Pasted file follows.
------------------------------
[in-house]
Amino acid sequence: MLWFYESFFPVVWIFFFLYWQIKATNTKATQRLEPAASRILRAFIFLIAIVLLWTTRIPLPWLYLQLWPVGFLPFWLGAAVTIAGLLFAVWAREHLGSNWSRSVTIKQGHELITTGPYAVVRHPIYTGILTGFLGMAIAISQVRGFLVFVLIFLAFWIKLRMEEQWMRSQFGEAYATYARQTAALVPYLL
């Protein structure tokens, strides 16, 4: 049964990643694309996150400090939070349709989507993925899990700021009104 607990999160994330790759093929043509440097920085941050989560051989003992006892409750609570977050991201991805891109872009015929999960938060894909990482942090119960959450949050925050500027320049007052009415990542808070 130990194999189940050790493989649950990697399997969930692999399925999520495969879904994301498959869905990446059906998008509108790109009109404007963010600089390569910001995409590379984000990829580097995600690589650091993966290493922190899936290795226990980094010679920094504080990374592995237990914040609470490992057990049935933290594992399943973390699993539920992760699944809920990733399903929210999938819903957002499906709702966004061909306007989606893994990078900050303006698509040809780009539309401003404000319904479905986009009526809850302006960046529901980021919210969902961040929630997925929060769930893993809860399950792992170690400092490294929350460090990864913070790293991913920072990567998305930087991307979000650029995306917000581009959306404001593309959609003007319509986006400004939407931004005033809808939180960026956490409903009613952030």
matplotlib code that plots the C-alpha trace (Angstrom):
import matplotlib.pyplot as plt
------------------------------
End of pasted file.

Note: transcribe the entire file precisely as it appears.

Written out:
[in-house]
Amino acid sequence: MLWFYESFFPVVWIFFFLYWQIKATNTKATQRLEPAASRILRAFIFLIAIVLLWTTRIPLPWLYLQLWPVGFLPFWLGAAVTIAGLLFAVWAREHLGSNWSRSVTIKQGHELITTGPYAVVRHPIYTGILTGFLGMAIAISQVRGFLVFVLIFLAFWIKLRMEEQWMRSQFGEAYATYARQTAALVPYLL
């Protein structure tokens, strides 16, 4: 049964990643694309996150400090939070349709989507993925899990700021009104 607990999160994330790759093929043509440097920085941050989560051989003992006892409750609570977050991201991805891109872009015929999960938060894909990482942090119960959450949050925050500027320049007052009415990542808070 130990194999189940050790493989649950990697399997969930692999399925999520495969879904994301498959869905990446059906998008509108790109009109404007963010600089390569910001995409590379984000990829580097995600690589650091993966290493922190899936290795226990980094010679920094504080990374592995237990914040609470490992057990049935933290594992399943973390699993539920992760699944809920990733399903929210999938819903957002499906709702966004061909306007989606893994990078900050303006698509040809780009539309401003404000319904479905986009009526809850302006960046529901980021919210969902961040929630997925929060769930893993809860399950792992170690400092490294929350460090990864913070790293991913920072990567998305930087991307979000650029995306917000581009959306404001593309959609003007319509986006400004939407931004005033809808939180960026956490409903009613952030």
matplotlib code that plots the C-alpha trace (Angstrom):
import matplotlib.pyplot as plt